Taking place in, funnily enough, Memphis, the story centres on Huey, an somewhat unsuccessful and unlucky young white man, who has a passion for ‘black music’. Huey breaks convention to go to Black clubs, and then defy authority to play what his boss calls ‘race music’ in a department store, and is subsequently fired. Huey goes on to blag his way into a radio station, and through playing ‘race music’ becomes the most successful radio DJ in Memphis. In the process he is forming a relationship with (black) club singer Felicia. Their relationship against the backdrop of the 1950s South, ends up having serious consequences for everyone. And without giving everything away, Memphis doesn’t end on a fairytale ending.

When I first saw Memphis I appreciated this honesty of depiction. That the white boy couldn’t just sweep a black girl off her feet and live happily ever after. As a historical piece that would be a betrayal, and tragically as it turned out just this week, even in contemporary America these themes resonate. I don’t want to dwell on these issues here, partly because such discussions deserve their own space. But in a week where Black Americans were murdered in cold blood, in 2015, the attitudes, the dangers, that Memphis shows a glimpse of, are still so tragically not far away. That’s why I appreciate that Memphis doesn’t gloss over these elements, and that it also doesn’t make things easy for it’s characters. I’m not claiming it’s a hard hitting political drama, but if anything Memphis shows that a piece of theatre doesn’t have to be that in order to still have resonance and truth.

History and politics slightly to one side, Memphis is also a well put together piece of theatre. Musically it’s not the strongest new piece of recent years, but the score is solid, inspired by Blues and Rock and Roll, it sounds very much of the era it is set. Personally I’d have preferred more balance between leading man and leading lady numbers, with it being weighted in favour of the latter.

The best part of Memphis for me remains the reason I bought a ticket: Killian Donnelly. My theatre nerds will appreciate when I say there are those times, those shows where you just go and fall in love with an actor. Not their character, not them as a real person, just them as a performer. Sometimes there’s just that extra bit of theatrical magic when everything falls into place. He’s an actor who was born for musicals, and not only is his voice glorious, he has that particular musical theatre acting skill that’s rarer than you’d think. It’s the kind of performance that makes you just fall for an actor’s talent regardless of the type of role. I’d urge anyone who can to see Memphis before he leaves in a few weeks. Or failing that Kinky Boots later in summer. An actor whose talents that I’ll long be admiring. And yes, ok, fact that he’s a tall, bearded Irishman is doing him no harm at all.

Memphis is a great smaller musical with a serious edge. It’s ensemble is excellent and hardworking and everything from staging to choreography is slick but not overbearing. And although I’ve urged anyone thinking of going to see Donnelly before he leaves, if that’s not possible head to an understudy performance- some true musical theatre talent in Jon Robyns and Rachel John as well.

Here’s a sneak peak of ‘Memphis Lives in Me’


Everyman Festival Preview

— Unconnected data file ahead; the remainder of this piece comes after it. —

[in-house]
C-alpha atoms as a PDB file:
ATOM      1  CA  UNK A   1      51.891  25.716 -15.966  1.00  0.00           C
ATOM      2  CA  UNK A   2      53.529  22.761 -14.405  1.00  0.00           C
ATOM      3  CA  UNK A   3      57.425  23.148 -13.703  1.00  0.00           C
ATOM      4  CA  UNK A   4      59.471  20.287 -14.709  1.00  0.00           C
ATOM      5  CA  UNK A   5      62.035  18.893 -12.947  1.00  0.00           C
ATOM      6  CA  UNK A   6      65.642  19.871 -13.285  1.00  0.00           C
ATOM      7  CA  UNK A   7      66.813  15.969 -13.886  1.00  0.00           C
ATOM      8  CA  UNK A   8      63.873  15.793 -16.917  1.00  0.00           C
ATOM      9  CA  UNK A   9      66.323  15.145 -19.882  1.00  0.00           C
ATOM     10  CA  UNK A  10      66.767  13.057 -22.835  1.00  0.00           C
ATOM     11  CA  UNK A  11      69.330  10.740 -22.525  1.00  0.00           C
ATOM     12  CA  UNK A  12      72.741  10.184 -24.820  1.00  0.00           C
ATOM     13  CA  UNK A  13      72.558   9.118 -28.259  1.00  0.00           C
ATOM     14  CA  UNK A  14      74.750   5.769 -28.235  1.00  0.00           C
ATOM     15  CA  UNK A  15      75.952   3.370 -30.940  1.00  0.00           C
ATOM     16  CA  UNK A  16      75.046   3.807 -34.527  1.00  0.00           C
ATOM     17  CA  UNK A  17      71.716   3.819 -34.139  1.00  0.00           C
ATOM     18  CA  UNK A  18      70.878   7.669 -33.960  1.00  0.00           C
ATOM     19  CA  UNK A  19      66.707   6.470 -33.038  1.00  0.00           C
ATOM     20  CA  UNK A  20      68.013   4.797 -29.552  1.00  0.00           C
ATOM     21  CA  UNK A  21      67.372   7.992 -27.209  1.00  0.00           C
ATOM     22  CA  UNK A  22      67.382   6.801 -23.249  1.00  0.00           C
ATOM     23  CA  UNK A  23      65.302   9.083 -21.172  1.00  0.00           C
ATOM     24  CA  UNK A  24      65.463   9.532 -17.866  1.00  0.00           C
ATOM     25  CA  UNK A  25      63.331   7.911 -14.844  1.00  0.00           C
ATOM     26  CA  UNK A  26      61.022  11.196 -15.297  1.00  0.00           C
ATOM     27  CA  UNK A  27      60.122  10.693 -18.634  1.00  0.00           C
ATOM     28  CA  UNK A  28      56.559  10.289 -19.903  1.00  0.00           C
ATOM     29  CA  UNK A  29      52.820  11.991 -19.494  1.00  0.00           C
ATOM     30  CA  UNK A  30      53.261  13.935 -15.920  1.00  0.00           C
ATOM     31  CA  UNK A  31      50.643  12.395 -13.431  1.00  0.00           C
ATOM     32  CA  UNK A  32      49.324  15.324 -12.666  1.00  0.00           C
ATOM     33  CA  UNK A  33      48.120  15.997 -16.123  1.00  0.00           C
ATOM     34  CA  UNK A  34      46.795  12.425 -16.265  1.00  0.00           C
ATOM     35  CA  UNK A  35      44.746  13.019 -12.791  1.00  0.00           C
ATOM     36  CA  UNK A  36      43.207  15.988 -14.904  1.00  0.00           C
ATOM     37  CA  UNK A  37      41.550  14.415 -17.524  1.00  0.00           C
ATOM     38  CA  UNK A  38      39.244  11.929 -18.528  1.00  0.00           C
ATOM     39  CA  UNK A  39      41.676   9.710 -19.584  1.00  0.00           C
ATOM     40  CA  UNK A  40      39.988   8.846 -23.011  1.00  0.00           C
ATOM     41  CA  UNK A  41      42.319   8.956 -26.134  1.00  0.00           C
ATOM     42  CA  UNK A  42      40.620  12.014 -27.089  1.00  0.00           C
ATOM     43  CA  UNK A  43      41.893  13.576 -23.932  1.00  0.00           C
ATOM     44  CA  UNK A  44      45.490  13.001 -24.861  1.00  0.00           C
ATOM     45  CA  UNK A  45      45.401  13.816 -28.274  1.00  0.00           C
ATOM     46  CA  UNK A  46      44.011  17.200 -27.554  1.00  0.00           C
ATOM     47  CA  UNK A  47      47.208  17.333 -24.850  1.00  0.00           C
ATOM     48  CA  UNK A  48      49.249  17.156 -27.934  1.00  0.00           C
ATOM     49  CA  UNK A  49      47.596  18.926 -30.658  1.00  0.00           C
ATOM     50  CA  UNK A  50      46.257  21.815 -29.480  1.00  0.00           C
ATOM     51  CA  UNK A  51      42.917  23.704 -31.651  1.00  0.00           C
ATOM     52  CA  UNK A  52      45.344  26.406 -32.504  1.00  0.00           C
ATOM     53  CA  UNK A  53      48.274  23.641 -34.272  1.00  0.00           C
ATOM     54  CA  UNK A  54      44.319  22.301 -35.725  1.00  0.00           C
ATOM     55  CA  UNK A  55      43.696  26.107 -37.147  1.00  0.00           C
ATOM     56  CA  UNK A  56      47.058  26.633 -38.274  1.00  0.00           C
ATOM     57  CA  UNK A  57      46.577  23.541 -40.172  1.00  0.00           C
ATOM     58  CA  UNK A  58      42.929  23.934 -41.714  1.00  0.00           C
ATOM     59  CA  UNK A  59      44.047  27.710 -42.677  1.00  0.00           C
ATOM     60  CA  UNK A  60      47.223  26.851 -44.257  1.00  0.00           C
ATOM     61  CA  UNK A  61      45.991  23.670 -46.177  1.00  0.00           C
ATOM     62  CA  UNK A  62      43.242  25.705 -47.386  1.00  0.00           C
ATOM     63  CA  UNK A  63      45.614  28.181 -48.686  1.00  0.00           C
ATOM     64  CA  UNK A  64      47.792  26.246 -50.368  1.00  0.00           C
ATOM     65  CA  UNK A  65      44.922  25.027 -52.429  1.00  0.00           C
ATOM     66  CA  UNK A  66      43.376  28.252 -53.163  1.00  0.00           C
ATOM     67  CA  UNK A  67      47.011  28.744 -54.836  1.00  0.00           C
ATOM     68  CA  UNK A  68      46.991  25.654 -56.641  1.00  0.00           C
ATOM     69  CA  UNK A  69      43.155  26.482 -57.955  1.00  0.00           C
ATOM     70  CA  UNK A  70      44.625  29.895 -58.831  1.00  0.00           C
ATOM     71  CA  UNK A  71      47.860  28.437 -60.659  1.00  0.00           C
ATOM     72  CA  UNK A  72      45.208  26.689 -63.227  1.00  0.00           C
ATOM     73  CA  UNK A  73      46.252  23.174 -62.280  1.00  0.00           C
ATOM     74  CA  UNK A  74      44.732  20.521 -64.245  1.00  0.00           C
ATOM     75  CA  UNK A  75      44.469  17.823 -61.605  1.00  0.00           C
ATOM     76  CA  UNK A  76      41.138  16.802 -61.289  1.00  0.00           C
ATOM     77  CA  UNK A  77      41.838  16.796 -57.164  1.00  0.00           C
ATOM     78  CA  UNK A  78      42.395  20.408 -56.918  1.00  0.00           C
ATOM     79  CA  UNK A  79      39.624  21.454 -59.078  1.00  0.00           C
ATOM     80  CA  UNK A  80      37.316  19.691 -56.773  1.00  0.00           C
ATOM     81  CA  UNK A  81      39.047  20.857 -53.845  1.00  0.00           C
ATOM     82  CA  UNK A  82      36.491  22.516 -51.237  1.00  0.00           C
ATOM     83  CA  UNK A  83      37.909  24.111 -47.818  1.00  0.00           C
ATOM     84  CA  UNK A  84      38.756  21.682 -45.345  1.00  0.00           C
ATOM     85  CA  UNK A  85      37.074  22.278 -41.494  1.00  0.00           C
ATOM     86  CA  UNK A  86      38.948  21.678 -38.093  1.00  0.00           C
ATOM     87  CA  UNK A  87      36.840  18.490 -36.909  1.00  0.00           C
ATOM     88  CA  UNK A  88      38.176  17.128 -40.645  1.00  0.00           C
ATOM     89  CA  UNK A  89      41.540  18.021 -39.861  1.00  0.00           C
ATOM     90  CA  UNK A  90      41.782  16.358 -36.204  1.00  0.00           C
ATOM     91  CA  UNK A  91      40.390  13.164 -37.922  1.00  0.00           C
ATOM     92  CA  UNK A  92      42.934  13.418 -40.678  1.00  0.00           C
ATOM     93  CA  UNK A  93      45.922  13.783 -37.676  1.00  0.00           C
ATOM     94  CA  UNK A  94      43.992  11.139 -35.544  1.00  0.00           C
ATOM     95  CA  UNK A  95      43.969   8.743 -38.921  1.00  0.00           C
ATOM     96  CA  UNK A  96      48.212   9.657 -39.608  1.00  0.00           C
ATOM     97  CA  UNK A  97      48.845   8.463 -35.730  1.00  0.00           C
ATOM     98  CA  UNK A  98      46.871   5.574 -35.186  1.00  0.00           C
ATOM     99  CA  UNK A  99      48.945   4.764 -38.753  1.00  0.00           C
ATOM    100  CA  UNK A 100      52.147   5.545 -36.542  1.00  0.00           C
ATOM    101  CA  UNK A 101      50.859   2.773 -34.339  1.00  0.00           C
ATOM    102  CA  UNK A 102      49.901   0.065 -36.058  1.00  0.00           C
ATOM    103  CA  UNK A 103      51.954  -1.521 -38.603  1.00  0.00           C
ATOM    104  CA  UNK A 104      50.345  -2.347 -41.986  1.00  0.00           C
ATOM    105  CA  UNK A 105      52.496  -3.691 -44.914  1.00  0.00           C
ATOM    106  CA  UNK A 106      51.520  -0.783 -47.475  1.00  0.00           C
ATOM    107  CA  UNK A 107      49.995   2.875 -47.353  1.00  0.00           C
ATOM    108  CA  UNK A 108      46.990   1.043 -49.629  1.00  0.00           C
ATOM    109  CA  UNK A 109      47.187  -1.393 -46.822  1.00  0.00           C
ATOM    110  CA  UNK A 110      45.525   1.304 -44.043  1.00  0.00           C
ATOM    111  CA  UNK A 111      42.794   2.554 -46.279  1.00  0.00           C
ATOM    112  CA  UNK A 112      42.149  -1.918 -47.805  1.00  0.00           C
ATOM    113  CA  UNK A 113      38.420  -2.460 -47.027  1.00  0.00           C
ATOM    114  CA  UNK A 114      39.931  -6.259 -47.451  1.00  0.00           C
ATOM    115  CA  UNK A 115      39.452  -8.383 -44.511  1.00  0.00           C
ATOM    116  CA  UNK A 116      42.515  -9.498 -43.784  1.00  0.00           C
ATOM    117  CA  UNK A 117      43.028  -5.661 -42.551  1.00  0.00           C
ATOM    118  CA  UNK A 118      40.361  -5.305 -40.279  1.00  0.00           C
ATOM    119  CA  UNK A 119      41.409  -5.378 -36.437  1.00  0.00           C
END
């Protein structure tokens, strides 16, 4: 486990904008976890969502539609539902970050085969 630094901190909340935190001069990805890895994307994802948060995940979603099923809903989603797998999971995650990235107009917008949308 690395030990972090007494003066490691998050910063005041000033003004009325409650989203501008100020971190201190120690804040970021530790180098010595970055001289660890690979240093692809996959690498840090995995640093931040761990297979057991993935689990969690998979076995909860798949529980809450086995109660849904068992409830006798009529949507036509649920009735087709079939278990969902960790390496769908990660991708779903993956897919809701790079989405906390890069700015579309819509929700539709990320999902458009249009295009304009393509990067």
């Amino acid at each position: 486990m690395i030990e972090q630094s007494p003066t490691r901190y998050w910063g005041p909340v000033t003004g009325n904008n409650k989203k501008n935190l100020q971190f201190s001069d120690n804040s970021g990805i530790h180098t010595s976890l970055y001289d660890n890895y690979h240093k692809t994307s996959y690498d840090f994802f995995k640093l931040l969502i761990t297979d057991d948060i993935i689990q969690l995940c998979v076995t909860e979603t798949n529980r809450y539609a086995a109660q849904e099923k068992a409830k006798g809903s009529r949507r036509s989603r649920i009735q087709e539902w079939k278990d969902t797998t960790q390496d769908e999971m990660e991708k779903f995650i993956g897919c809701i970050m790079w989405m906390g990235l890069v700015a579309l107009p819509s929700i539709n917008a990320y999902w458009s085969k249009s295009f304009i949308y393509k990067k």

I’m really excited that to kick off my new re-vamped theatre review blog I’ve been invited by Everyman Theatre in Cardiff to be one of their bloggers for the summer festival!

A lot of people in Cardiff will be familar with the Everyman theatre festival which happens every summer. For those who aren’t every year Everyman sets up home for an outdoor festival of theatre including Shakespeare, Musical Theatre, Comedy and a children’s show-meaning there’s something for everyone. This year the company are back in Sophia Gardens with four great shows:

Blackadder the Third – 24th June-4th July
Sweet Charity- 8th-18th July 
As You Like It 22nd July- 4th August 

Disney’s Beauty and the Beast 25th July – 1st August

Blackadder the Third follows on from last year’s hilarious Blackadder outing for the festival. For those whose Blackadder knowledge is sketchy, this installment sees Blackadder in Regency England as a Butler-with of course help from Baldrick at his side- at the court of Prince George.
Oh and if you’re after an additional giggle, and keen on helping a good cause Saturday 27th June 3.00pm & 8.00pm performances will be a Charity Gala Event in aid of Comic Relief and will feature a special guest from BBC Wales Today!

Following that it’s musical time, and being something of a musical theatre nerd I can’t wait for Cy Coleman’s classic Sweet Charity.  A classic American musical set in 1960s New York, Sweet Charity is always a fun song and dance filled performance. And of course includes the classic ‘Hey Big Spender’ and for those (like me) who’ve ever had to learn it, the impossibly difficult but impossible to remove from your head once it’s in ‘Rhythm of Life’ (I do apologize for anyone who spends the rest of the day singing it now…) Sweet Charity runs Wednesday 22 July – Saturday 1 August and tickets are available here;

Shakespearean offering this year is As You Like It set in 1915 for this production where Rosalind, escaped to the forest of Arden teaches a disguised Orlando about love. A great introduction to Shakespeare for anyone who is wary of the Bard, and a firm favourite among Shakespere aficionados too. 

Finally there’s something for younger audiences-and involving young thespians, in Disney’s Beauty and the Beast. Designed for, and performed by younger audiences this is a Disney classic that’s great for the little theatre goers, and with morning and afternoon shows is a great family trip as well.

If all of those shows weren’t enough, this year the Festival also has two special ‘Sunday Nights at the Festival’ evenings. On the 28th  June, Forte present One Night Only, an evening of songs from your favourite films and musicals and on 12th  July,  57 Chevy line up with the ultimate 50s and 60s show. 

I’ll be blogging about each of the main shows as the festival unfolds, and you can follow me, and the festival on twitter bellow.